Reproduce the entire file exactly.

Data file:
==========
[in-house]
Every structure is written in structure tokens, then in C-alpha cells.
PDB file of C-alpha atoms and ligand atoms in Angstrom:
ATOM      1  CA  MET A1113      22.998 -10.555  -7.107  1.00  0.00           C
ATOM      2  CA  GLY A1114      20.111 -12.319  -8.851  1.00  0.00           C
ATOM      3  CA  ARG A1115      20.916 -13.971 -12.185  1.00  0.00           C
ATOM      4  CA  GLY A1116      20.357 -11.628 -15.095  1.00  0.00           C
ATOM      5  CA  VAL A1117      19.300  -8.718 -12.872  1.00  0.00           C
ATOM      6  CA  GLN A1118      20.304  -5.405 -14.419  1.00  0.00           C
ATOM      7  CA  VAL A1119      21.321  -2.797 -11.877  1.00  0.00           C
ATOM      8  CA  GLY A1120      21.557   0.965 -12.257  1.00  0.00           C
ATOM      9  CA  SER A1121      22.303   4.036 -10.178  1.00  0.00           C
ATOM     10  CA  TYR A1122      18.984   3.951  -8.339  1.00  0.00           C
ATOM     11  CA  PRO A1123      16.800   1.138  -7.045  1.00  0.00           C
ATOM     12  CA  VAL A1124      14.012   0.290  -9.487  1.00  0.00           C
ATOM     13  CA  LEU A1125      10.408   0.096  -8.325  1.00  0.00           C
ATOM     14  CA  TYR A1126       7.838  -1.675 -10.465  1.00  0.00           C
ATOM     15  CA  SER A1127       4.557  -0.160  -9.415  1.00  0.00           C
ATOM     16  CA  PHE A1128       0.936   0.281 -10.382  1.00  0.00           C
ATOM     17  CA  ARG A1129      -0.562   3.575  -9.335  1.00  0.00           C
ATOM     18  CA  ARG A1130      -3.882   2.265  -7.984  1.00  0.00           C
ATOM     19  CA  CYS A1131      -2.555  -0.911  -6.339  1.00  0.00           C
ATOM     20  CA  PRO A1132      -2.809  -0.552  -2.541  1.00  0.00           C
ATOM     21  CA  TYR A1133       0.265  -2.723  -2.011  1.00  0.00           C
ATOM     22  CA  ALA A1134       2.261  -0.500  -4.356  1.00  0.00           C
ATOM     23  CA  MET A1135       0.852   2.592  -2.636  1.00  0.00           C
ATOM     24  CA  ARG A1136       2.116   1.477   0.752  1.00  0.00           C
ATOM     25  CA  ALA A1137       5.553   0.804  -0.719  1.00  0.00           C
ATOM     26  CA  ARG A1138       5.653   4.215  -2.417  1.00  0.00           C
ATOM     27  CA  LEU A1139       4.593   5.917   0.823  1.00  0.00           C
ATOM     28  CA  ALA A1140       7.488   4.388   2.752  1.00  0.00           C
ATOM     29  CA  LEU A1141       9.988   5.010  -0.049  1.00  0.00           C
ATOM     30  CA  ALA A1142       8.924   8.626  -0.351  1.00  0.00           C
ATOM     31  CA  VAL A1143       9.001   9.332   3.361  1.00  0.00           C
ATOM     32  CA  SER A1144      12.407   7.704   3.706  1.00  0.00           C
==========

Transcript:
[in-house]
Every structure is written in structure tokens, then in C-alpha cells.
PDB file of C-alpha atoms and ligand atoms in Angstrom:
ATOM      1  CA  MET A1113      22.998 -10.555  -7.107  1.00  0.00           C
ATOM      2  CA  GLY A1114      20.111 -12.319  -8.851  1.00  0.00           C
ATOM      3  CA  ARG A1115      20.916 -13.971 -12.185  1.00  0.00           C
ATOM      4  CA  GLY A1116      20.357 -11.628 -15.095  1.00  0.00           C
ATOM      5  CA  VAL A1117      19.300  -8.718 -12.872  1.00  0.00           C
ATOM      6  CA  GLN A1118      20.304  -5.405 -14.419  1.00  0.00           C
ATOM      7  CA  VAL A1119      21.321  -2.797 -11.877  1.00  0.00           C
ATOM      8  CA  GLY A1120      21.557   0.965 -12.257  1.00  0.00           C
ATOM      9  CA  SER A1121      22.303   4.036 -10.178  1.00  0.00           C
ATOM     10  CA  TYR A1122      18.984   3.951  -8.339  1.00  0.00           C
ATOM     11  CA  PRO A1123      16.800   1.138  -7.045  1.00  0.00           C
ATOM     12  CA  VAL A1124      14.012   0.290  -9.487  1.00  0.00           C
ATOM     13  CA  LEU A1125      10.408   0.096  -8.325  1.00  0.00           C
ATOM     14  CA  TYR A1126       7.838  -1.675 -10.465  1.00  0.00           C
ATOM     15  CA  SER A1127       4.557  -0.160  -9.415  1.00  0.00           C
ATOM     16  CA  PHE A1128       0.936   0.281 -10.382  1.00  0.00           C
ATOM     17  CA  ARG A1129      -0.562   3.575  -9.335  1.00  0.00           C
ATOM     18  CA  ARG A1130      -3.882   2.265  -7.984  1.00  0.00           C
ATOM     19  CA  CYS A1131      -2.555  -0.911  -6.339  1.00  0.00           C
ATOM     20  CA  PRO A1132      -2.809  -0.552  -2.541  1.00  0.00           C
ATOM     21  CA  TYR A1133       0.265  -2.723  -2.011  1.00  0.00           C
ATOM     22  CA  ALA A1134       2.261  -0.500  -4.356  1.00  0.00           C
ATOM     23  CA  MET A1135       0.852   2.592  -2.636  1.00  0.00           C
ATOM     24  CA  ARG A1136       2.116   1.477   0.752  1.00  0.00           C
ATOM     25  CA  ALA A1137       5.553   0.804  -0.719  1.00  0.00           C
ATOM     26  CA  ARG A1138       5.653   4.215  -2.417  1.00  0.00           C
ATOM     27  CA  LEU A1139       4.593   5.917   0.823  1.00  0.00           C
ATOM     28  CA  ALA A1140       7.488   4.388   2.752  1.00  0.00           C
ATOM     29  CA  LEU A1141       9.988   5.010  -0.049  1.00  0.00           C
ATOM     30  CA  ALA A1142       8.924   8.626  -0.351  1.00  0.00           C
ATOM     31  CA  VAL A1143       9.001   9.332   3.361  1.00  0.00           C
ATOM     32  CA  SER A1144      12.407   7.704   3.706  1.00  0.00           C